For new parents, traveling with infants can be problematic, especially for new or nursing mothers looking for a clean and comfortable place to feed their babies. Airport restrooms are not the most hygienic places for nursing or pumping moms, and most other terminal or airplane spaces do not offer adequate space, privacy, or cleanliness for a mother or baby.
While a 2015 article from the Pew Research Center reported most of the largest airports in the United States had dedicated chapels for religious travelers, a separate report showed as of 2014, only about 8% of surveyed U.S. airports met the minimum requirements for what could be called a “dedicated” lactation room. Sixty-two percent of these airports did say they were “breastfeeding friendly;” however, the meaning behind this claim is unclear.
Nonetheless, that is all about to change with the implementation of new laws, and this change will have a significant impact on families in addition to those working in the professional cleaning industry. Dedicated lactation rooms will have cleaning requirements, and facility service providers and custodians need become familiar with them.
The New Law
In 2017, the Friendly Airports for Mothers (FAM) Act was introduced with bipartisan support. It was passed in 2018 and signed into law. The act requires all large and medium-sized airports in the country to provide a private, hygienic, nonbathroom space in each terminal for nursing or pumping mothers. The space must also meet the following criteria:
- Be located and accessible in terminals after mothers and babies have gone through security checkpoints
- Be accessible to persons with disabilities
- Have a place to sit, a table or flat surface, and at least one electrical outlet.
Airports have two years to comply and start building designated lactation rooms in terminals. They may also install specially designed and manufactured kiosks that can be used as lactation rooms. These kiosks, however, must meet all of the requirements just mentioned.
Cleaning Implications and Requirements
The FAM Act requires lactation rooms to be kept hygienically clean. This would likely apply to all surfaces from the floor up, including any surfaces and chairs along the way. To accomplish this, custodians have two cleaning options: One option is more manual and traditional, and the other is more automated.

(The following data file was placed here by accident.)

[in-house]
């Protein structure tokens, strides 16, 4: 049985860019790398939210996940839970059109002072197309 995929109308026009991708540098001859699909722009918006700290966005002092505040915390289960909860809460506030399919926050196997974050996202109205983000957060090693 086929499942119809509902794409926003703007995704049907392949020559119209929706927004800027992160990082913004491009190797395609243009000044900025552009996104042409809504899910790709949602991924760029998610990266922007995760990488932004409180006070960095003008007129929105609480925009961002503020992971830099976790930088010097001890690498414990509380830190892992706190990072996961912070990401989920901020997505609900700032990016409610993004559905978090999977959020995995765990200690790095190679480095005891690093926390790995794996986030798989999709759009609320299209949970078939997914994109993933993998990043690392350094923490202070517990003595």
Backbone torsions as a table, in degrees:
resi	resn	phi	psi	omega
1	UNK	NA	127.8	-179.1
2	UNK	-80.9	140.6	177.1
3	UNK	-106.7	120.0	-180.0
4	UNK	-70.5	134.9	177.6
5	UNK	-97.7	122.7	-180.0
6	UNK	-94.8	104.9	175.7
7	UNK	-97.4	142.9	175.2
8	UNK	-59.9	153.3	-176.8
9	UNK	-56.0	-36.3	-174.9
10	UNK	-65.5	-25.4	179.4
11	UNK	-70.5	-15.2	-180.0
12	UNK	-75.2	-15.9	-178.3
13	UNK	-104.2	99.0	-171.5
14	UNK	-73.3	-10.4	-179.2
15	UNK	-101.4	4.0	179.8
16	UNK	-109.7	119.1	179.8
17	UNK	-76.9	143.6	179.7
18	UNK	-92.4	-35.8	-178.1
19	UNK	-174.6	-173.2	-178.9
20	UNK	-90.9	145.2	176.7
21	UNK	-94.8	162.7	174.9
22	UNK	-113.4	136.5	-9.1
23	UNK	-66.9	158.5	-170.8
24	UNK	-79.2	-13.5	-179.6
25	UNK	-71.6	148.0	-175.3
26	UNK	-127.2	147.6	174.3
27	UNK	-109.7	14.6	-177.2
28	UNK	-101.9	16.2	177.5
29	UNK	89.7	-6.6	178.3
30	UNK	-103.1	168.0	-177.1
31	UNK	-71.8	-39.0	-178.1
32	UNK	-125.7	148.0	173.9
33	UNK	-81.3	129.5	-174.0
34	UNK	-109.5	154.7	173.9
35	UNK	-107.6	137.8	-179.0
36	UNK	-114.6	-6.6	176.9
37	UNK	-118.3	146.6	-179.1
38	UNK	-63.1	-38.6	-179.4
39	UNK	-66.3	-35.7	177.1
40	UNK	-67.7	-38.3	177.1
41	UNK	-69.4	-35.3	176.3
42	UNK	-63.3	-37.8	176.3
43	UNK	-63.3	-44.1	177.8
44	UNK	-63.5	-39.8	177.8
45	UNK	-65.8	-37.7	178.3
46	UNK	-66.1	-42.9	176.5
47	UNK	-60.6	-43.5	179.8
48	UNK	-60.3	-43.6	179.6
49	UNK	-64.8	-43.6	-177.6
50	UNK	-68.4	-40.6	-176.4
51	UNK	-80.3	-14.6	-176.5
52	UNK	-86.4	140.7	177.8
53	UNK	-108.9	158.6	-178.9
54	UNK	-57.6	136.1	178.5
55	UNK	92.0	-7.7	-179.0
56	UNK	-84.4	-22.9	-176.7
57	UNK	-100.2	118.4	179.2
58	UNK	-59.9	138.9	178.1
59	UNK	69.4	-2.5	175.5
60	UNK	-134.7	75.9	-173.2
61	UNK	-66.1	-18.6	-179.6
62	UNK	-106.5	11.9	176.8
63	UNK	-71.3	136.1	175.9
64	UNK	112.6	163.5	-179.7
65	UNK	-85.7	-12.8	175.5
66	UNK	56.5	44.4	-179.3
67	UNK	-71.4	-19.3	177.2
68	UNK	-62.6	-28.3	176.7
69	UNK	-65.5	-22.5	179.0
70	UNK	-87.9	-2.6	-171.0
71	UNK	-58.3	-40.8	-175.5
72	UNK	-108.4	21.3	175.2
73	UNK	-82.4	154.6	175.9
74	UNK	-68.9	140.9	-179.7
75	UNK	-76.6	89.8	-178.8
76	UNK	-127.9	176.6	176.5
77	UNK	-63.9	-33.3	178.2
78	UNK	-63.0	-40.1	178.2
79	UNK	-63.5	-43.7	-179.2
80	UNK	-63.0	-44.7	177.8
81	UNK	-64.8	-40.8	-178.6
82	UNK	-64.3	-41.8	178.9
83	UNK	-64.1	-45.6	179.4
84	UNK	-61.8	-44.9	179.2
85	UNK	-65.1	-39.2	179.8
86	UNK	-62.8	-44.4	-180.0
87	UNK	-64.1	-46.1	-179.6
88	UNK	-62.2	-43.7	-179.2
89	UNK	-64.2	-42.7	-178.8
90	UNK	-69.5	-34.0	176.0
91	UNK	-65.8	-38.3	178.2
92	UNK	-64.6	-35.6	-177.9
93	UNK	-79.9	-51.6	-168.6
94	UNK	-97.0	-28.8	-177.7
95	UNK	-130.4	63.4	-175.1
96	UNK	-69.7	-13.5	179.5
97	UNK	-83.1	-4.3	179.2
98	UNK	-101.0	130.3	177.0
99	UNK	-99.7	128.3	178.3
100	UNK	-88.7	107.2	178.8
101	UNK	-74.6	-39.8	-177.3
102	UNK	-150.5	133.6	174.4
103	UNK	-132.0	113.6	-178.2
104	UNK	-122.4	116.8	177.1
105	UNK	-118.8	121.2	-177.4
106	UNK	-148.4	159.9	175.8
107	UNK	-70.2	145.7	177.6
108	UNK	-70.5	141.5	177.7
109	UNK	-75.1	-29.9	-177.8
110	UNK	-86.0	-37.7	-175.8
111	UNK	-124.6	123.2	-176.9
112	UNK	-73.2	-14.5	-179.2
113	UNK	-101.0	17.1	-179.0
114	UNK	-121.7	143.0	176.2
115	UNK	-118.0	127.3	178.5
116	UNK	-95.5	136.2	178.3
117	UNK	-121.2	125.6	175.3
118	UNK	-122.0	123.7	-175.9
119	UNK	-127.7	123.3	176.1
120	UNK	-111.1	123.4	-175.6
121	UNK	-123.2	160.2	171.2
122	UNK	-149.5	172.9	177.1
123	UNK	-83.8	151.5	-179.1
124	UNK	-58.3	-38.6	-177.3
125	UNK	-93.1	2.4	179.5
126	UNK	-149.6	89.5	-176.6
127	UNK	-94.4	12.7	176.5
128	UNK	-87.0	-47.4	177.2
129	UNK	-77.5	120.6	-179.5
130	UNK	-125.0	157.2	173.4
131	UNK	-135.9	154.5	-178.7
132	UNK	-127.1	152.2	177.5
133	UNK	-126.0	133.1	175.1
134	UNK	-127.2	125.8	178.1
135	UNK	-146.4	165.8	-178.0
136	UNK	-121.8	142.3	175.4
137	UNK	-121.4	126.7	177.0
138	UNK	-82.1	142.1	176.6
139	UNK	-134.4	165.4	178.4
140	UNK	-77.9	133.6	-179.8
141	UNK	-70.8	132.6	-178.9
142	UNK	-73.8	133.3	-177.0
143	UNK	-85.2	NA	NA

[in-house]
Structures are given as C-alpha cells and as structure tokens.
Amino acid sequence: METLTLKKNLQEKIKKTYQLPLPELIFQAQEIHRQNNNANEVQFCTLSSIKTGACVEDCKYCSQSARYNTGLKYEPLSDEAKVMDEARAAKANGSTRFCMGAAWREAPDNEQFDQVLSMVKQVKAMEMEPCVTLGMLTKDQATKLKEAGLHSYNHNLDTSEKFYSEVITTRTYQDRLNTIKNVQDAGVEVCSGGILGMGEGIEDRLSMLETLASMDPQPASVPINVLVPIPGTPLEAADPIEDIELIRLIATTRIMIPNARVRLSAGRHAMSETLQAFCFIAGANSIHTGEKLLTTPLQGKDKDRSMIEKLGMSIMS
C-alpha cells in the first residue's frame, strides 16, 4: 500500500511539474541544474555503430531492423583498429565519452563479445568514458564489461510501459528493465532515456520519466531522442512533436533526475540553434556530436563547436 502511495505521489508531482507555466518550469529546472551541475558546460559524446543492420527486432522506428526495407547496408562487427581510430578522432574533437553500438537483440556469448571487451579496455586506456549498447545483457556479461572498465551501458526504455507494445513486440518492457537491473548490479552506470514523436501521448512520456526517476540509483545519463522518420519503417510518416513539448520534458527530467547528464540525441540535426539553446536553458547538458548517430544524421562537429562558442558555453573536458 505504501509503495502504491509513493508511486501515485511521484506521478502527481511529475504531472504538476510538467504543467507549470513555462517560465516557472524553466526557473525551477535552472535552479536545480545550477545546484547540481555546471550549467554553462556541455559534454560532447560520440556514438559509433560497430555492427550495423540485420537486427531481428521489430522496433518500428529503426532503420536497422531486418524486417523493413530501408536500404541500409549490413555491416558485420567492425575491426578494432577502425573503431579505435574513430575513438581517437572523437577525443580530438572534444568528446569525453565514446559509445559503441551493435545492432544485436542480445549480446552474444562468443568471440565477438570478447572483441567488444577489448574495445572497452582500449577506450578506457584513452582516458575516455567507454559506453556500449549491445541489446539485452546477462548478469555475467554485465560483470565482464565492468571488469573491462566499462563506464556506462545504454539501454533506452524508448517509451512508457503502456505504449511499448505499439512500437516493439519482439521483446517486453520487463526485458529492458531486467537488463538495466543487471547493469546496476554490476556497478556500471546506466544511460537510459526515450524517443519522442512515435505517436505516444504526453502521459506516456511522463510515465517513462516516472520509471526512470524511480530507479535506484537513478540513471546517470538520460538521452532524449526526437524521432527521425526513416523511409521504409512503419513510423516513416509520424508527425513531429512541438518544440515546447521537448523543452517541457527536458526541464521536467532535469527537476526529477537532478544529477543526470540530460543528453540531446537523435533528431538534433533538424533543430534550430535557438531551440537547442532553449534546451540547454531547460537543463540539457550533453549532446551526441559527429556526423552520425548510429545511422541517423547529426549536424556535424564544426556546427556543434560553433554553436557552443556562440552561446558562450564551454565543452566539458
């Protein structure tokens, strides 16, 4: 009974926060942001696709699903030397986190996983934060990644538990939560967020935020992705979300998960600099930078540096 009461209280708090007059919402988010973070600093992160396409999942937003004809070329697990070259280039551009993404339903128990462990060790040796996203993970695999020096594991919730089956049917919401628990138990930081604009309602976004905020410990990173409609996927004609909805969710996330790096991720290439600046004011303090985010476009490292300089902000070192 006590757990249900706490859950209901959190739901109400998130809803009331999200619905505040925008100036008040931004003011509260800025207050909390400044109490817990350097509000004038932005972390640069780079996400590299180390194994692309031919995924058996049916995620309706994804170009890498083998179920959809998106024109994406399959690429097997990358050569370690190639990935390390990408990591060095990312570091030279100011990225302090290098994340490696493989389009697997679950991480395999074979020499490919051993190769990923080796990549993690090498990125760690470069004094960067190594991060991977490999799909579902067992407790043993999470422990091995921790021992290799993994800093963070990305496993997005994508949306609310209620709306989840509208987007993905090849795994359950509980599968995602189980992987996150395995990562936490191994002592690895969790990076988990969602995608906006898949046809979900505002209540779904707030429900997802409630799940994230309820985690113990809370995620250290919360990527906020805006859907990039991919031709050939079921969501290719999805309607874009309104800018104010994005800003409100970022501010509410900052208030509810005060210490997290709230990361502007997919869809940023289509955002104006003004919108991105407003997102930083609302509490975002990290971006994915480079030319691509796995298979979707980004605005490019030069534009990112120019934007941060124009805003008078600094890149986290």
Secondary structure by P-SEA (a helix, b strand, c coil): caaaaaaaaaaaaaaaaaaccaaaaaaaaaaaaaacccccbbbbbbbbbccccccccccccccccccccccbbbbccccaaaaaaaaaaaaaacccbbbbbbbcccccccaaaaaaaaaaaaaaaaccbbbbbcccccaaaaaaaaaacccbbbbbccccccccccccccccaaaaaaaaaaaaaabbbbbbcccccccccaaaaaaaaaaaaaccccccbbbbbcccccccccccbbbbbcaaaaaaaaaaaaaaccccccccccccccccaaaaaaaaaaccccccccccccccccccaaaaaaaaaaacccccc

Protocol to follow for cleaning lactation rooms include the following:
- Wear protective gear, most specifically gloves.
- Work from the top down. We do not want moisture, soils, or contaminants falling on floors and lower areas after they have been cleaned.
- Use an effective cleaning solution, a sanitizer, and a disinfectant. A sanitizer reduces the number of pathogens on a surface to levels deemed safe for public health. A disinfectant is an antimicrobial that destroys specific pathogens on a surface.
- Mix chemicals with an autodilution system. Do not mix them manually.
- Replace cleaning cloths and other tools/products. Always use fresh cleaning cloths for each lactation room, or even a fresh side for each new surface. If mopping floors, change mops frequently as well as the solution in the bucket.
- Clean, then sanitize/disinfect.Follow this two-step process. In some cases, a third step may be required: rinsing the surface after cleaning or disinfecting.
- Consider changing up regularly-used sanitizers and disinfectants. This prevents pathogens on the surface from building up an immunity to them.
- Note surface and partition make-up. If using a spray-and-vac system to clean these areas, make sure the walls are water-safe.
A Cultural Shift
As you can imagine, FAM has been well received by traveling parents throughout the country. However, some advocates of the law believe it also has cultural implications—which means airports will not be the last type of facility to see developments in this area. “This is a strong step forward toward a world where breastfeeding families across our country are seamlessly supported wherever they are—at their places of work, in their communities, in an airport, anywhere,” said Mona Liza Hamlin, chair of the U.S. Breastfeeding Committee. “We look forward to building on this momentum for all families in all places and in all spaces.”